Gillian Anderson’s portrayal of Margaret Thatcher in The Crown is bringing up painful memories for the LGBT+ community

Gillian Anderson’s sympathetic portrayal of Margaret Thatcher is winning plaudits for The Crown, but is drudging up bitter memories for many in the LGBT+ community.

The Crown season four was released on Sunday (15 November) to instant critical acclaim, with many heralding the arrival of the Iron Lady as a high-point for the drama.

But Anderson’s turn as Thatcher is proving divisive for the LGBT+ community, with many struggling to wrap their heads around the image of the queer icon transformed into a woman who inflicted such pain on an entire generation.

Margaret Thatcher: LGBT+ community lives with the scars of Section 28.

Margaret Thatcher was – and remains – reviled by swathes of queer Britain for introducing Section 28, the law which banned the “promotion” of homosexuality in schools and by local authorities.

The law was enacted on 24 May, 1988 and remained in place for more than a decade, being repealed in Scotland in 2000 and later in England and Wales in 2003.

For the interim period, schools were forbidden from even discussing the existence of LGBT+ people.

Countless queer kids were condemned to homophobic bullying on the playground, with teachers who were sympathetic powerless to help.

Thatcher set out her opposition to LGBT+ rights in an infamous Conservative Party Conference speech in 1987 – one that is doing the rounds following The Crown’s release.

“It’s the plight of individual boys and girls that worries me most,” Thatcher said.

“Children who need to be taught to respect traditional moral values are being taught that they have an inalienable right to be gay.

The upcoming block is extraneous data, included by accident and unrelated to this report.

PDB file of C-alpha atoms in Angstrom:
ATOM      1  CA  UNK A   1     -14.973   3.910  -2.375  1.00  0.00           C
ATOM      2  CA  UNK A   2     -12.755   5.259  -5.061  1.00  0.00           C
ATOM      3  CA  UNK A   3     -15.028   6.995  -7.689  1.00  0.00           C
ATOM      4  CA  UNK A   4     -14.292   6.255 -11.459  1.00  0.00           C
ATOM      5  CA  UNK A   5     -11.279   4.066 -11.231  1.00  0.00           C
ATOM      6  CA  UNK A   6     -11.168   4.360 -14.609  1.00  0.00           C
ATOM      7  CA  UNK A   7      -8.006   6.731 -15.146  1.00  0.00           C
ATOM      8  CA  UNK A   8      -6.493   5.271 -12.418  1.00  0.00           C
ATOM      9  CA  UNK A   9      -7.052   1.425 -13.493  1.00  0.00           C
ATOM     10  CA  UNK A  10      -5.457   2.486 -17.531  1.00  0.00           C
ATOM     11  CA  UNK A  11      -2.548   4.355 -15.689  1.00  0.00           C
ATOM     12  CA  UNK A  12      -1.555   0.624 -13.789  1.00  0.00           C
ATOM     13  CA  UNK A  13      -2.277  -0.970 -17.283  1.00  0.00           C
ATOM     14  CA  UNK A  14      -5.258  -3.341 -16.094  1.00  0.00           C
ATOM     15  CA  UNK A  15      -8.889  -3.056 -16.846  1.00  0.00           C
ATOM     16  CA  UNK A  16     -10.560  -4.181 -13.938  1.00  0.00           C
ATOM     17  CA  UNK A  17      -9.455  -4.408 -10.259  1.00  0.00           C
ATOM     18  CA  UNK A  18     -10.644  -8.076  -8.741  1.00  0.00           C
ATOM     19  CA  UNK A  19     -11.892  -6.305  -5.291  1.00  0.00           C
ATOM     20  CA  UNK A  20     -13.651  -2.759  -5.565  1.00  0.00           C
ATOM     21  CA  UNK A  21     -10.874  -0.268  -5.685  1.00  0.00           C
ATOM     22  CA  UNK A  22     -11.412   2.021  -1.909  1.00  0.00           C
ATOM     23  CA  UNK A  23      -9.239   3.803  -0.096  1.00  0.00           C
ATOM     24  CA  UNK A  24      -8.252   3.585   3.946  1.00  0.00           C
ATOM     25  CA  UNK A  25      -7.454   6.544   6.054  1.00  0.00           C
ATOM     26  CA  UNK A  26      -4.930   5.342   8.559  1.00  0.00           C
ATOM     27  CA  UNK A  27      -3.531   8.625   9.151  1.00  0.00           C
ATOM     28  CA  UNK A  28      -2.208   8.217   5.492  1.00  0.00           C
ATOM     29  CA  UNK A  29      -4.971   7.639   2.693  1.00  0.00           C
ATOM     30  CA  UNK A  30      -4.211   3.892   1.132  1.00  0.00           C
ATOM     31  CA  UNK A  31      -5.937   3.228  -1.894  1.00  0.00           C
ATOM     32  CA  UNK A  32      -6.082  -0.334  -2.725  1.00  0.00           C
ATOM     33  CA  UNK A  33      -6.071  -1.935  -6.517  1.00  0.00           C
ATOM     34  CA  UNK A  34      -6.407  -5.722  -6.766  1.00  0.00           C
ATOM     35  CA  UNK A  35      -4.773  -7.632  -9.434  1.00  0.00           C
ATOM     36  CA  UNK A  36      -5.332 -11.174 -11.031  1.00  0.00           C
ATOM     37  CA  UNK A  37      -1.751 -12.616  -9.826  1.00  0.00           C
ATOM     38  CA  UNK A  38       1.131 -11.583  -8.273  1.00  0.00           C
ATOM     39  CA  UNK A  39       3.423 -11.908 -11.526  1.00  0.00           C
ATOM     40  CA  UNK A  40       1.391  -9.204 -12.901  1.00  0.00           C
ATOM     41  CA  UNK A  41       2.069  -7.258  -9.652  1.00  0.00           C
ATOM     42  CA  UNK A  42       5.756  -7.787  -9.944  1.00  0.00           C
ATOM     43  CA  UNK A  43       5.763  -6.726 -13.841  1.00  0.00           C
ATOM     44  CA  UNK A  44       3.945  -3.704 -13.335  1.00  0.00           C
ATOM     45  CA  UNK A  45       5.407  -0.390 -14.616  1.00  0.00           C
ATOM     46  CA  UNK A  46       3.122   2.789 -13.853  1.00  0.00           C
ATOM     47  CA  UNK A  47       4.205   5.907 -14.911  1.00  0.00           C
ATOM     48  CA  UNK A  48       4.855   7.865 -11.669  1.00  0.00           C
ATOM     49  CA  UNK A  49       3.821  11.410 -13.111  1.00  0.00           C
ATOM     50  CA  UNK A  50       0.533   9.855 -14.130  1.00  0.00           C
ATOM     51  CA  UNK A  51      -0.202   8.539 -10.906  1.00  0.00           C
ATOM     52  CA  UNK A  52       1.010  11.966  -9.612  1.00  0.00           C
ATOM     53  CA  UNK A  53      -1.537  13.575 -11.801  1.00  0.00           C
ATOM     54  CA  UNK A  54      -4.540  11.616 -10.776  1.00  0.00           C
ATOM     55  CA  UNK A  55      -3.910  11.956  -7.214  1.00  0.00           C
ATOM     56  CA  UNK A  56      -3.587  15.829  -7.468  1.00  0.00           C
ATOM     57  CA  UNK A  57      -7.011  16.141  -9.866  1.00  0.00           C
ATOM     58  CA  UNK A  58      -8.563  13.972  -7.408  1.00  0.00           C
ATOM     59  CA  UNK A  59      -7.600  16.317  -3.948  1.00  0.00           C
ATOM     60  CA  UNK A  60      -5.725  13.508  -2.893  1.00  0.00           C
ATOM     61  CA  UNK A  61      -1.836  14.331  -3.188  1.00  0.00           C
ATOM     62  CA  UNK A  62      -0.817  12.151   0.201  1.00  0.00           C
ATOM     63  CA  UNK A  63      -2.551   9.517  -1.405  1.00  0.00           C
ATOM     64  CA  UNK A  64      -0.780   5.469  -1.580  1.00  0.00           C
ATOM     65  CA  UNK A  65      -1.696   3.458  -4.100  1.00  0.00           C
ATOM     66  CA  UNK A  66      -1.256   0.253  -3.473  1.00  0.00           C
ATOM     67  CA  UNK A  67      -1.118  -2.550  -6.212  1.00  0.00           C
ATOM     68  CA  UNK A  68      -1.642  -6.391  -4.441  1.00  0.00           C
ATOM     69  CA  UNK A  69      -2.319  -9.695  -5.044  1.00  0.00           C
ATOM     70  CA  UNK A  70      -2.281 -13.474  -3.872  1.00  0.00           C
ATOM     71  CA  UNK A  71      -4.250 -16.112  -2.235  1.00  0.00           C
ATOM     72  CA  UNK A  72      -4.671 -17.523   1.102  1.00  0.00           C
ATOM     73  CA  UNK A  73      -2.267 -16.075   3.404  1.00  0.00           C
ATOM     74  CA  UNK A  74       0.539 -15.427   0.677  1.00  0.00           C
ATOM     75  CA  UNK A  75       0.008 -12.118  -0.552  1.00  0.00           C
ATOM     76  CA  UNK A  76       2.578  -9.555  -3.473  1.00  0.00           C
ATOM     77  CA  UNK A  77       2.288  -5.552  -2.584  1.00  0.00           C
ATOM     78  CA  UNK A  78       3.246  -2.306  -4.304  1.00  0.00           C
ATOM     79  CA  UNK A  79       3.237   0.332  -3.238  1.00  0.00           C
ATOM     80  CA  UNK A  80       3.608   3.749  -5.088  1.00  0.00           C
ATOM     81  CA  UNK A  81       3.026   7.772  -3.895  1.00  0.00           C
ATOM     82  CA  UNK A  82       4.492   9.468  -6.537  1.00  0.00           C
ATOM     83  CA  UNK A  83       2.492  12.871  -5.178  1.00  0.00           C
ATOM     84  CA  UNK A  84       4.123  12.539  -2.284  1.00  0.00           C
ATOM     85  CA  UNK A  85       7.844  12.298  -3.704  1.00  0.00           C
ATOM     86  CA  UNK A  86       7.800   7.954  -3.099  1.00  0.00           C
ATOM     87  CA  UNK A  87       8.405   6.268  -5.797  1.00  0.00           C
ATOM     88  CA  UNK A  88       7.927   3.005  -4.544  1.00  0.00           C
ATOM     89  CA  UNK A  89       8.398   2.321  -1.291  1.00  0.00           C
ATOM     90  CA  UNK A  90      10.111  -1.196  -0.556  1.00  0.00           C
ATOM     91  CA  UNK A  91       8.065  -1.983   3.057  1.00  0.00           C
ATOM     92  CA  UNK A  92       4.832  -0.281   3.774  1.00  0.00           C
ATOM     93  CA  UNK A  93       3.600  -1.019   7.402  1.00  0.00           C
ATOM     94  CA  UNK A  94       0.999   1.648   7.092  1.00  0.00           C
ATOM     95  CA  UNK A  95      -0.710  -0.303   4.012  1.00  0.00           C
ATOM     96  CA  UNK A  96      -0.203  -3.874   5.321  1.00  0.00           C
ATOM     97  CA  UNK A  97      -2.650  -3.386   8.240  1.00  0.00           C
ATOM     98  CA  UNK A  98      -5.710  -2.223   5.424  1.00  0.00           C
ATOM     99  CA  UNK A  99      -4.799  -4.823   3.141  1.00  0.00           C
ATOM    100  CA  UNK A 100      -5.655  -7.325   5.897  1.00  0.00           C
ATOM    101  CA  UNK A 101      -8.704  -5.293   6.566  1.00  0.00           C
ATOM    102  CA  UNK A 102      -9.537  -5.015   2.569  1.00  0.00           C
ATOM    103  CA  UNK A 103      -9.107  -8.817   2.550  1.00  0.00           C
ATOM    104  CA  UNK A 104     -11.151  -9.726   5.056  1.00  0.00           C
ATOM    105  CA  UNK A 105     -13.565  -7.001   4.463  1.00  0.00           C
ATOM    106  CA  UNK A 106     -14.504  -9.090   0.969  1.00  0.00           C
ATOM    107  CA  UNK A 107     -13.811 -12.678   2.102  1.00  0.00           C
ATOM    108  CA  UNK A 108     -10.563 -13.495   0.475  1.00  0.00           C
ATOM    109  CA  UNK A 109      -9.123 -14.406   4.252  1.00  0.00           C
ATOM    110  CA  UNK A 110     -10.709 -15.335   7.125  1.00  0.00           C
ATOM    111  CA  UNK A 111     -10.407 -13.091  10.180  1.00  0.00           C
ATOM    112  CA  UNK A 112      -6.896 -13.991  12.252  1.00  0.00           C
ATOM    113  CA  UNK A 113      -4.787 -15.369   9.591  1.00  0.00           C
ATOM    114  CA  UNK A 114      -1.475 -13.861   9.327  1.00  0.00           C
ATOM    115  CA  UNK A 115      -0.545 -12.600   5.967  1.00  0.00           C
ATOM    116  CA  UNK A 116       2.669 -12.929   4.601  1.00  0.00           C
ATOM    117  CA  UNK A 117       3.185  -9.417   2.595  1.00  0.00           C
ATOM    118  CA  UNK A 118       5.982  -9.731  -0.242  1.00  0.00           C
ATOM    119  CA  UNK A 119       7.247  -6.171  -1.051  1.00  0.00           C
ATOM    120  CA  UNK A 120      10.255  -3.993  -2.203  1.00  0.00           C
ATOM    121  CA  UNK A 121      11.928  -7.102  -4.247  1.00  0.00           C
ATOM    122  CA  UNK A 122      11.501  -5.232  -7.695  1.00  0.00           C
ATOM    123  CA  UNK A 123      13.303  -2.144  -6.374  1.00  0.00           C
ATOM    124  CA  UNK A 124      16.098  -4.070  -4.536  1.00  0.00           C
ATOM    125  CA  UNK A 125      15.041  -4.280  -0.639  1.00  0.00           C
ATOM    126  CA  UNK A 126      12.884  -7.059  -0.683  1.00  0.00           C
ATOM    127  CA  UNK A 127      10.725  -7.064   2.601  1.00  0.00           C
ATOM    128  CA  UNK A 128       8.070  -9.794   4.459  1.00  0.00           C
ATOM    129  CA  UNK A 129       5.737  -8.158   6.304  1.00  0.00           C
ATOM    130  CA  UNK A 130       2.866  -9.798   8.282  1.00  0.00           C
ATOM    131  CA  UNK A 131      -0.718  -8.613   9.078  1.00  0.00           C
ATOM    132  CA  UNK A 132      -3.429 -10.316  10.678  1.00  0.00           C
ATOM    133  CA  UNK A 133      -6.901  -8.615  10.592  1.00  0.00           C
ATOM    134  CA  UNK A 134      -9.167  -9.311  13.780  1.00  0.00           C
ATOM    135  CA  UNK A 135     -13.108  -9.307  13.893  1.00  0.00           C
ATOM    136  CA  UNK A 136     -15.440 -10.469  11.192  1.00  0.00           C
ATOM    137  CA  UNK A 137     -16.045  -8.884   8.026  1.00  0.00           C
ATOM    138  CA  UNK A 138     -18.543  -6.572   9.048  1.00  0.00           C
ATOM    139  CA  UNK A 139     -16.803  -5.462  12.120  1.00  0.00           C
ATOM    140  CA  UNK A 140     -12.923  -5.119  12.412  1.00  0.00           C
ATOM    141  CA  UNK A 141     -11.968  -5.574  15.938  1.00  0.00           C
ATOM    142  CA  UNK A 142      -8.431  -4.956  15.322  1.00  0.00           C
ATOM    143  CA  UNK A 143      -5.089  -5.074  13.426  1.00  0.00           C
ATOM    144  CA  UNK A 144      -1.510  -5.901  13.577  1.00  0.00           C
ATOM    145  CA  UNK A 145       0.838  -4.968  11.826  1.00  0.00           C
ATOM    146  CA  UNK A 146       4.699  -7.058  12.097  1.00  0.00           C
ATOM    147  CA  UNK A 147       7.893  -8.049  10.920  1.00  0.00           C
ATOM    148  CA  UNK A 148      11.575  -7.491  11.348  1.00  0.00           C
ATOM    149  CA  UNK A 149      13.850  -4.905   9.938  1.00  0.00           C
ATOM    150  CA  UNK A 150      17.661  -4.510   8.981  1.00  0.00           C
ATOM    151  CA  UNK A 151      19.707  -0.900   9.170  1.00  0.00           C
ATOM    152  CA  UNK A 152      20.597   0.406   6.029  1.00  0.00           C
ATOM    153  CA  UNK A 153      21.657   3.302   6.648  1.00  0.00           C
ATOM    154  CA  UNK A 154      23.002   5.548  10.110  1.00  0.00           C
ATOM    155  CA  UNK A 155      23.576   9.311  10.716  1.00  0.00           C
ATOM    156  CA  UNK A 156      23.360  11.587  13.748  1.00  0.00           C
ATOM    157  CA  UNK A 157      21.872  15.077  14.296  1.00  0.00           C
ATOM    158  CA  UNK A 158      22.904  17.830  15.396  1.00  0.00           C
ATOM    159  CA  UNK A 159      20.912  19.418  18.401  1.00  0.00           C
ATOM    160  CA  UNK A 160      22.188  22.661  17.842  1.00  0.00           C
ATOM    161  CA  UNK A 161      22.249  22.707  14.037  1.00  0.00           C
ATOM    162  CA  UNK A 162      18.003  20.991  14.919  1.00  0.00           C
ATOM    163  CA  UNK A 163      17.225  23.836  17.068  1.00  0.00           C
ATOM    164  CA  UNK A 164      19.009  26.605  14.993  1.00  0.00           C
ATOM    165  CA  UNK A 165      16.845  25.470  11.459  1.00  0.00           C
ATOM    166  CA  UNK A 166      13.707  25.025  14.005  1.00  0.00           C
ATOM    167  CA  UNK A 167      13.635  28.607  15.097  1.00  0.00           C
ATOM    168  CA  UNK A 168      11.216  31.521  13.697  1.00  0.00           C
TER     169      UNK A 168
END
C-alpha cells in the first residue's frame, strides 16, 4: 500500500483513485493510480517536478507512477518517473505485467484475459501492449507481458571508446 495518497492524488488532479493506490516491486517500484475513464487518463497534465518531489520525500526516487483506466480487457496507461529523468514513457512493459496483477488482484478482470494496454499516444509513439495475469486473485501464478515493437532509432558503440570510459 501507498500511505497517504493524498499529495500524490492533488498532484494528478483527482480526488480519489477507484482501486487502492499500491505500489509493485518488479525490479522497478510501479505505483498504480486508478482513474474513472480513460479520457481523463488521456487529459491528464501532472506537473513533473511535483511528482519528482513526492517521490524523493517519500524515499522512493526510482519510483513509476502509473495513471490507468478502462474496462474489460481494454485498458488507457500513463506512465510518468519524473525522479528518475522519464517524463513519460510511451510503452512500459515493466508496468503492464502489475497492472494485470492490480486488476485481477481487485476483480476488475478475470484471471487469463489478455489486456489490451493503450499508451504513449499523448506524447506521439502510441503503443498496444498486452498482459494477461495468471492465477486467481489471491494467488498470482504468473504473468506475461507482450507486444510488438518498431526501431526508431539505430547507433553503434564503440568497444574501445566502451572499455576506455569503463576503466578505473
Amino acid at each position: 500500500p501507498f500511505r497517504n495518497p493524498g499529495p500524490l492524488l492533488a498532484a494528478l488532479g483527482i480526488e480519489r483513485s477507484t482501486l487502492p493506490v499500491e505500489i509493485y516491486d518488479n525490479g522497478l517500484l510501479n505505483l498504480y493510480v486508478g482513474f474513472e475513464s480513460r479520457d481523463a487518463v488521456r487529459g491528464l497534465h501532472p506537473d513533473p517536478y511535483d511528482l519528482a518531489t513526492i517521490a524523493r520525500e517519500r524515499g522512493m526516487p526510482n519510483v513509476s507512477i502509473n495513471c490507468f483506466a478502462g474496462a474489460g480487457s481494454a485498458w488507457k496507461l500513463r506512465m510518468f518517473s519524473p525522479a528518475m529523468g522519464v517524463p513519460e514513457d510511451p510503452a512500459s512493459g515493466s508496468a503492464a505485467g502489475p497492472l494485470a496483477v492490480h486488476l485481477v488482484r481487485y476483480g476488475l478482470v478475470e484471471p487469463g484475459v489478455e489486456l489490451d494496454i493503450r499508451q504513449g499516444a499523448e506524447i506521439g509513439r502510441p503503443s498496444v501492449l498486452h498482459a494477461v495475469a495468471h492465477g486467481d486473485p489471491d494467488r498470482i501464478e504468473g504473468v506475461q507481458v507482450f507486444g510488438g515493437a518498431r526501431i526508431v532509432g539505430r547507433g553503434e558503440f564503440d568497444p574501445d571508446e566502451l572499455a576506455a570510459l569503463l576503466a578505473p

“All of those children are being cheated of a sound start in life. Yes, cheated.”

As well as Section 28, Thatcher presided over the AIDS crisis of the ’80s.

Margaret Thatcher

Margaret Thatcher is seen giving her last speech as prime minister before being removed by her own colleagues. (Getty)

At the time of her death in 2013, human rights campaigner Peter Tatchell said she “did nothing to challenge [the] villification” of gay men at the time, who were “widely demonised and scapegoated for the AIDS pandemic”.

Tatchell also noted that “during her rule, arrests and convictions for consenting same-sex behaviour rocketed, as did queer bashing violence and murder”.

“She was extraordinary for mostly the wrong reasons,” he added.

Speaking ahead of The Crown’s release, Gillian Anderson alluded to her discomfort around Margaret Thatcher’s politics. The actor has previously spoken about her own queerness, revealing that she was once in a relationship with a woman who later died of a brain tumour.

“I had to get to a point where it’s nothing to do with my opinions of her policies, of her actions,” she told Harper’s Bazaar.

“It is only about her as a human being and her motivation as a politician and as a mother.”